AFTER eight years of steady ideological shelling from Ronald Reagan, advocates of liberal social concerns are now just as likely to be invited to the White House for an earnest talk with policymakers. But despite the new tone, liberals - or progressives, to use a preferred term these days - are not at all sure that the actual policies President Bush sets differ from those of Mr. Reagan.
``In my experience, good manners are no substitute for good policy,'' says Ann Lewis, a Democratic Party activist and consultant.
Relations between liberal advocacy groups and the White House have changed entirely from the Reagan years.
``For years, direct access to the administration was out of the question,'' says Gary Bass, director of OMB Watch, an independent watchdog group that concentrates on the Office of Management and Budget. ``The Bush administration is willing to chat and listen to your point of view,'' he says.
Dr. Bass has had eight meetings of two hours or more with top OMB officials under Mr. Bush. Under Reagan, he never met some of them.
Mark Rosenman, director of the Center for Public Policy of the Union Institute, has found a similar openness in the White House and other agencies, such as the Department of Housing and Urban Development.
``There at least seems to be more of an interest in finding creative ways to improve [social] conditions,'' he says.
Pablo Eisenberg, president of the Center for Community Change, applauds Bush for restoring talk of serving others, voluntarism, and caring for the common good to public life.
``One of the most damaging legacies of Reagan is the erosion of the notion of public service,'' he says.
Sensibilities, at least, of the new regime have changed.
``You don't feel the cynicism you felt in the Reagan administration,'' Dr. Rosenman says.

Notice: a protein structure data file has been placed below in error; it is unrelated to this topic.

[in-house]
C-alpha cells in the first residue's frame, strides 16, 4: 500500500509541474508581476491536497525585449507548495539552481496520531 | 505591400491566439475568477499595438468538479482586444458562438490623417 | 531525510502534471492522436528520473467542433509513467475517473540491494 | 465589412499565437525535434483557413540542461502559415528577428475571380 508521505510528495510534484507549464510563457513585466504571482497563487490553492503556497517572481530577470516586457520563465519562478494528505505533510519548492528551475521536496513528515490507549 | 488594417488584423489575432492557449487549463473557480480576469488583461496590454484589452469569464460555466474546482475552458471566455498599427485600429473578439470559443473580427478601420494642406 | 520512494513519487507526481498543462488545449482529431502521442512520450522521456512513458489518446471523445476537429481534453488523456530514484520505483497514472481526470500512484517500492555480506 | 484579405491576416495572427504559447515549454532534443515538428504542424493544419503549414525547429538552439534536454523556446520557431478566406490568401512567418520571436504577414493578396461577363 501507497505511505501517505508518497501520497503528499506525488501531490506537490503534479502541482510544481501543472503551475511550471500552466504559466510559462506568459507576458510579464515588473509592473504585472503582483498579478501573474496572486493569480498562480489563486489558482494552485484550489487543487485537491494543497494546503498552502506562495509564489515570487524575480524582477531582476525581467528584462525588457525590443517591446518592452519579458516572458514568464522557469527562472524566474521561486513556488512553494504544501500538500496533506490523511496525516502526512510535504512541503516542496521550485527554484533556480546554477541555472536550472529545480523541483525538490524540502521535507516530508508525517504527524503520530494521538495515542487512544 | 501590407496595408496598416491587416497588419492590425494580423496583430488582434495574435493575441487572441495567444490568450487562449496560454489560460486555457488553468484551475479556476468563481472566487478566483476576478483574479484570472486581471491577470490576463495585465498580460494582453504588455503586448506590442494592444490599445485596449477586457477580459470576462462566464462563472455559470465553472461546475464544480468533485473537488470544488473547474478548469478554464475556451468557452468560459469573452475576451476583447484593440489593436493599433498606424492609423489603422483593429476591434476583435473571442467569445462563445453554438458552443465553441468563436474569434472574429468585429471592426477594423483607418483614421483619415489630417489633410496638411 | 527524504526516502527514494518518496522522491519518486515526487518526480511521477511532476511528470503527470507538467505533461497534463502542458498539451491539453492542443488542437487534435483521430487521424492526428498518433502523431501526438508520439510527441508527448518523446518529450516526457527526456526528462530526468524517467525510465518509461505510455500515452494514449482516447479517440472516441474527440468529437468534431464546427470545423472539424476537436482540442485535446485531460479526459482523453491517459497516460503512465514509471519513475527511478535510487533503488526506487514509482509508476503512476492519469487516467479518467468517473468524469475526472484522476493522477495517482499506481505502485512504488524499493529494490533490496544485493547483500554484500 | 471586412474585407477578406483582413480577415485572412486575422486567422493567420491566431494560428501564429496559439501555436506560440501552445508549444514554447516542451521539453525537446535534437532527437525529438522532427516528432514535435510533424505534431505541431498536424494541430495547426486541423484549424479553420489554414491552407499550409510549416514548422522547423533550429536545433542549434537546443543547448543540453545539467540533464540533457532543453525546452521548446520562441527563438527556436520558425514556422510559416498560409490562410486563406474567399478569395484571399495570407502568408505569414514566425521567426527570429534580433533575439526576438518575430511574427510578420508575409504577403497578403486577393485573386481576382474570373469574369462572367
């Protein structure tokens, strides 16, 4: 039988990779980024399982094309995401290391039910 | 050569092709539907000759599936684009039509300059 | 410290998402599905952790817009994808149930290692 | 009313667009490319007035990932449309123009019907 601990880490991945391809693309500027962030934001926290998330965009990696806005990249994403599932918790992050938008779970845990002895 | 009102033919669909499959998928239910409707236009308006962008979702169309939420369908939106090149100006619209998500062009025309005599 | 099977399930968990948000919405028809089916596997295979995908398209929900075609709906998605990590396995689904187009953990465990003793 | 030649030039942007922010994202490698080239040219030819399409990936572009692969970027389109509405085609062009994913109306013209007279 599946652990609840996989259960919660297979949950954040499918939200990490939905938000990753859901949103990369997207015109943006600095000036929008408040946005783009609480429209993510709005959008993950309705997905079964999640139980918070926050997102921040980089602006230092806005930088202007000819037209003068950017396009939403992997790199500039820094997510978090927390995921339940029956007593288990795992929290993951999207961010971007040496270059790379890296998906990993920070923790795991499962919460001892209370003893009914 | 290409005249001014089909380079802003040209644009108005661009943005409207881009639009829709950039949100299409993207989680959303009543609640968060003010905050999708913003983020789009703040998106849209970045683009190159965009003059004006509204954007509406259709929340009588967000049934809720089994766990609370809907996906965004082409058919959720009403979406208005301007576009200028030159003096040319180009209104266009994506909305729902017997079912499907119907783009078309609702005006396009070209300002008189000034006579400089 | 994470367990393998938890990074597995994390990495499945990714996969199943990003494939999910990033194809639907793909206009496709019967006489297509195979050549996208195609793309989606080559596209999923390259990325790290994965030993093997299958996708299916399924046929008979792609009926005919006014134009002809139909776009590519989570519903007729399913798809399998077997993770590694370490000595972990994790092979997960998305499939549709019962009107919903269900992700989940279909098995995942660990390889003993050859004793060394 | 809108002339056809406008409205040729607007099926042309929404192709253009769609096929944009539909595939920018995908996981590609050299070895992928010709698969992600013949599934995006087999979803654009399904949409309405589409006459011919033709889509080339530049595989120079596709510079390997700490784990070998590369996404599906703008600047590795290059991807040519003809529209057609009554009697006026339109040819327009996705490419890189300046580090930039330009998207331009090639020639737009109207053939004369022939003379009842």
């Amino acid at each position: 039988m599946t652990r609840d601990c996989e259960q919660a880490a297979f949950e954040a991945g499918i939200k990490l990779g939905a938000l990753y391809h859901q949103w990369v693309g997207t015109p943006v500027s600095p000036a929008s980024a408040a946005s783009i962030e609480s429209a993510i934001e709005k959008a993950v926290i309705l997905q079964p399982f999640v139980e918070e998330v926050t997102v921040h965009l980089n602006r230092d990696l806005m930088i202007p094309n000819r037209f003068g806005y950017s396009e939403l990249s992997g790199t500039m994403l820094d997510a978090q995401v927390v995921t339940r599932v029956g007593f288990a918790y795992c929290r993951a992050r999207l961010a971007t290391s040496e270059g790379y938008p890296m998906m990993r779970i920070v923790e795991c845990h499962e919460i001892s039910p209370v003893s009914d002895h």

He would be surprised, he adds, to find Bush appointees qualifying ketchup as a vegetable for lunch programs in public schools, as the Reagan administration did, or attempting to reduce Social Security payments by the amount of food or other aid received.
President Bush has also proposed Medicaid liberalization, child-care subsidies, and extending the civil rights of the disabled - proposals unlikely under Reagan, according to some liberal activists.
Many activists profess skepticism, however, that Bush is veering much from the Reagan course.
While Rosenman senses that the Bush administration's interest in creative ideas from outsiders is sincere, he sees no significant shift in policy or any increase in spending from the Reagan administration.
Bush is not changing the course of the ship of government, but just reducing the wake, he says.
``What I have not seen is a connection between the openness and willingness to listen and direct action by the government,'' Bass says.
The Bush team's interest generally stops at the point of spending money.
``There's no doubt that to do anything, especially in housing or educating poor kids, you can't do it on the cheap. That's where the real test is,'' Mr. Eisenberg says.
``Count me skeptical,'' says Ms. Lewis, a feminist. She adds, ``Getting a polite reception and a sympathetic ear do not translate into having an impact.''
Marcus Raskin, distinguished fellow and co-founder of the Institute for Policy Studies, finds that Bush's success has been to carry on the Reagan social agenda while holding public attention to his apparently decent and competent personal qualities.
``Bush has been more successful than Reagan in getting people, liberals, to not come to grips with what's going on,'' says Mr. Raskin.
Bush has made national politics seem just a matter of competence and detail, Raskin says, ``a great big yawn,'' even as the nation's social problems grow worse.
Some liberal causes have mobilized sharply this year. One is environmentalism because of the unusual pollution and heat of last summer as well as the Alaska oil spill this spring.
Here, Bush has changed sharply from Reagan's virtual hostility to environmentalism. Bush appointed a strong environmentalist - William Reilly - to head the Environmental Protection Agency and has made the environment a priority.
Abortion-rights organizers are also in boom times. The Supreme Court decision of July 3 that gave states leeway to restrict abortions has galvanized activists on both sides of the issue. The administration has played no role.
Environmental and abortion-rights groups represent the sharp ``spikes'' of activity among progressive groups, says Jennie Thompson, vice president for fundraising at Craver, Mathews, Smith & Co., a direct-mail firm for progressive causes.
Lewis describes the sharpest change from the Reagan years as ``the absence of the presidency from the political landscape.''
Reagan, she says, ``bestrode the American political scene like a Colossus,'' commanding respect from Congress for his political ability and popular appeal.
``George Bush,'' she says, ``casts no shadow,'' which removes one important obstacle to passing Democratic policies.